"We don't need money to go around the world, only to get to the next town. Once there we will find the way the next one."

And when they decided to have a baby, they needed more money. There were visa hassles and there were breakdowns. Over 11 years, they were helped by around 12,000 people along the way.

"We encountered challenges, but there are also millions of people who would love to be part of your dream and would do so much to help, even if it's someone else's dream."

Ninety-nine percent of the time they spent the night in the homes of people they had never met. People would just show up, start asking about the car and the journey - and offer to help.

"We were in mansions and in the poorest hutches. We were with farmers and fishermen. We were with Amish and Muslims. We were always at someone's home. They shared their best, their treasures - their family."

Once they were in a very poor family home in Philippines. It was one room, the walls were made of cane and the floor was dirt. The owners invited the Zapps to eat and sleep and gave them their only piece of meat and their only bed.

He couldn't refuse because he didn't want to hurt their feelings. The next day, as they were saying goodbye, the family asked Zapp to forgive them because they didn't have anything else to give.

The car broke down many times, but always in the right place and at the right time. The right friendly mechanic was always on and they were only charged once. The car has no electronics or computers, so it's easy to fix, the parts are simple and can be simply made.

For every break down, there were hundreds of wonderful moments.

"We saw mountains, jungles, deserts, beaches, ruins and cities. But the best part is the people. They make our day and our journey," said Zapp.

Down the Amazon

One of the great adventures started along the Amazon River in Ecuador. They had run out of money, but Candelaria sold paintings and they worked until they were able to construct a motorized raft, load on the car and navigate the Amazon to Brazil.

They rafted down the river for a month, accompanied by two aboriginal men who taught them how to survive and what to eat. They ate ants, crocodiles, monkey (in an aboriginal wedding), piranhas and many other kinds of exotic food.

The raft engine frequently had problems that they had to fix in the middle of nowhere.

"We met people along the river who had never seen a car in their lives. We had to exchange food with them, since money was not an issue. When we arrived at our destination, we felt wonderful about our achievement.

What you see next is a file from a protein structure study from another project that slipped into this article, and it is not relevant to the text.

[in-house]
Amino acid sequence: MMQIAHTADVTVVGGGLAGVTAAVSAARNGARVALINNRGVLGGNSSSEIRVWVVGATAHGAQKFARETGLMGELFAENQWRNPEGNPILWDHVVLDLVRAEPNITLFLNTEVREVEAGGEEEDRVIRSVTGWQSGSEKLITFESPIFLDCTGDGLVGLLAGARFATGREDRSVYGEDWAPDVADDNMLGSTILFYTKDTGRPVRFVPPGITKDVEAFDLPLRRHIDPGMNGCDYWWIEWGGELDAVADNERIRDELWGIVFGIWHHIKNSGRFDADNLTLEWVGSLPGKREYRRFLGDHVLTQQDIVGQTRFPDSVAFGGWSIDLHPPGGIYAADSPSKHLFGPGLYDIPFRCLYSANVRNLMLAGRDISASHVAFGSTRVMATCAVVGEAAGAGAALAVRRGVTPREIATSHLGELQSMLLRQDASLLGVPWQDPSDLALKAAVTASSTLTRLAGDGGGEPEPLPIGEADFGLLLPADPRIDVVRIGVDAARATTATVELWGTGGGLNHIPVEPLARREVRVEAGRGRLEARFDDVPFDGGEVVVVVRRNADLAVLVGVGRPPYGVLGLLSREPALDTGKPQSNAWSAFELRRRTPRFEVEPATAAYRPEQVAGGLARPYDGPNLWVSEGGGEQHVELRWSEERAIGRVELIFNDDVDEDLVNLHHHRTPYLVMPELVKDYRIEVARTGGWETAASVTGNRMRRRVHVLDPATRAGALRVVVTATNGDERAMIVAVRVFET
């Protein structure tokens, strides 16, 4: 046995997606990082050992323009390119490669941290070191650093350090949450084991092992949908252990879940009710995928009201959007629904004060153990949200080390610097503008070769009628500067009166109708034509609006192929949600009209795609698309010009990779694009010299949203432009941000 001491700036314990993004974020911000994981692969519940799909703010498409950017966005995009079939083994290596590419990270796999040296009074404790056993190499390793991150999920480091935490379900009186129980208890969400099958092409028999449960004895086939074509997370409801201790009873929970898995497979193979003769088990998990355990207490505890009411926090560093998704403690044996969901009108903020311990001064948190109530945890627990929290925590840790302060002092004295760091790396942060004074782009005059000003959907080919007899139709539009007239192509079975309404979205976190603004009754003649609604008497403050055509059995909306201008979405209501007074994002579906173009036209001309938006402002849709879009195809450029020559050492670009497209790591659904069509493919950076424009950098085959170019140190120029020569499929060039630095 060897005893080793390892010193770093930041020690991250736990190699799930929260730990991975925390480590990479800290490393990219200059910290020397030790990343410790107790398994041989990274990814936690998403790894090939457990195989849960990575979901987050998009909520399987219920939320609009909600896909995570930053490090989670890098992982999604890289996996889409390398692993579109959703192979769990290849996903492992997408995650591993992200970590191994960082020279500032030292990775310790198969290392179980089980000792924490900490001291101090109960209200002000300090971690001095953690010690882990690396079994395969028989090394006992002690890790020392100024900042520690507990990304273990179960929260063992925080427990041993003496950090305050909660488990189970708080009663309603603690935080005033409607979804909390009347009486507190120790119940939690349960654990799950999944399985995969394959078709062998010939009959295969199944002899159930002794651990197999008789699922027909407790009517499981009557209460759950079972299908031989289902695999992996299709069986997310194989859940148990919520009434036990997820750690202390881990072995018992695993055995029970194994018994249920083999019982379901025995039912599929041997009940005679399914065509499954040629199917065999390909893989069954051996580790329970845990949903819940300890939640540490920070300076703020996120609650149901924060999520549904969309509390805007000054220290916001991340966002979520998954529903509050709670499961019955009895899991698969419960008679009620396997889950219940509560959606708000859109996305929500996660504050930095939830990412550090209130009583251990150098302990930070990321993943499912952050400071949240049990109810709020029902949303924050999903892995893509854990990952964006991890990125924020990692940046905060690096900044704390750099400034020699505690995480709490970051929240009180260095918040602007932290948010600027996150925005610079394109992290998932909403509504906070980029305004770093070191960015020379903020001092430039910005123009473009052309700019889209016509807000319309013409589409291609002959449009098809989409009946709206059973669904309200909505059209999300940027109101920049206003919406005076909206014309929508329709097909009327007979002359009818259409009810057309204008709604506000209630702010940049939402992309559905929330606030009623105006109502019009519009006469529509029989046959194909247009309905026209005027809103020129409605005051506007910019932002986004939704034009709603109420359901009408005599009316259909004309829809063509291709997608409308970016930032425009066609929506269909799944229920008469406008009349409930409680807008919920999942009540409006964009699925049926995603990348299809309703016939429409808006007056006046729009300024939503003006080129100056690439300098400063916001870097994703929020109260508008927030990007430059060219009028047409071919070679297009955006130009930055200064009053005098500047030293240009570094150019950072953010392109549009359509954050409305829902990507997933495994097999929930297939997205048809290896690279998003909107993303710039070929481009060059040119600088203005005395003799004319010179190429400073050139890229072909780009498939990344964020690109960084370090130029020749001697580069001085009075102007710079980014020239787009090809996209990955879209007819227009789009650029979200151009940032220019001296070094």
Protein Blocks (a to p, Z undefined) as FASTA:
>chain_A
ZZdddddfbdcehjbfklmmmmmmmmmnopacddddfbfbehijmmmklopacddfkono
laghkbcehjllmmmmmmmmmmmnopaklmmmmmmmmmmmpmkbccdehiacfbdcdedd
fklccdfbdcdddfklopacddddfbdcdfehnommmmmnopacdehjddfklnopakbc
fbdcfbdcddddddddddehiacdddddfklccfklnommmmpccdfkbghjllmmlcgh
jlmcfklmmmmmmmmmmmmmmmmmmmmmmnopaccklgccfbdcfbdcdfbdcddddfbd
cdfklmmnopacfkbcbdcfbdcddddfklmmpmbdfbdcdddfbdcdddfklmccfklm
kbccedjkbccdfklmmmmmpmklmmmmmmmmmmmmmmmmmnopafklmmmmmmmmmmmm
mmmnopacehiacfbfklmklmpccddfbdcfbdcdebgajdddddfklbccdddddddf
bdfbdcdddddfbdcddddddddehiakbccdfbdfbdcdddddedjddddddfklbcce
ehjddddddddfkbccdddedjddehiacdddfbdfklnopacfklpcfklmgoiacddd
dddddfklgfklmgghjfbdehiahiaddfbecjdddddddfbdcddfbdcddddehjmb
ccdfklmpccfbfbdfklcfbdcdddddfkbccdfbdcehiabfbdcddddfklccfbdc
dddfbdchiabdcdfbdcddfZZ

Babies along the way

Their children were born along the way.

"With the birth of the first child we were very afraid," said Zapp, "since we were parents for the first time and so far from home. But we had to be strong and put our fears aside."

All the doctors and nurses in clinics and hospitals along the way treated them like part of the family and many locals bought them toys and books and held baby showers for them," he said.

In Australia, Zapp's wife did a water birth, going through labor and giving birth in warm water, which is said to be less stressful for mother and baby.

Their children are born travelers.

"They love it, learn to love this world and trust in people. If they have a dream, they learn to go for it. If you ask them if they want to stop, they will say no," said their father.

A few days ago, the children were in Way Kambas National Park on Sumatra, Indonesia, bathing with elephants, riding them and feeding them.

"They are enjoying life and learning about the world in the world. They are learning all these things with living real experiences."

The China leg of the journey is scheduled for October.

"Without going through China, it's not going around the world. We need to feel it, enjoy it and meet the people of China," said Zapp.

They need an invitation, special permission, visas, an auto license, a Chinese companion throughout their journey, an approved route, a fixed day to enter and exit and, they estimate, around US$8,000 for expenses. They expect, as before, to stay in homes along the way.

"If you want to go for life, don't look for problems that might happen," advised Zapp. "Just go! When they happen, you will work on them and keep moving!"

The family has published two books about their journey. Their website is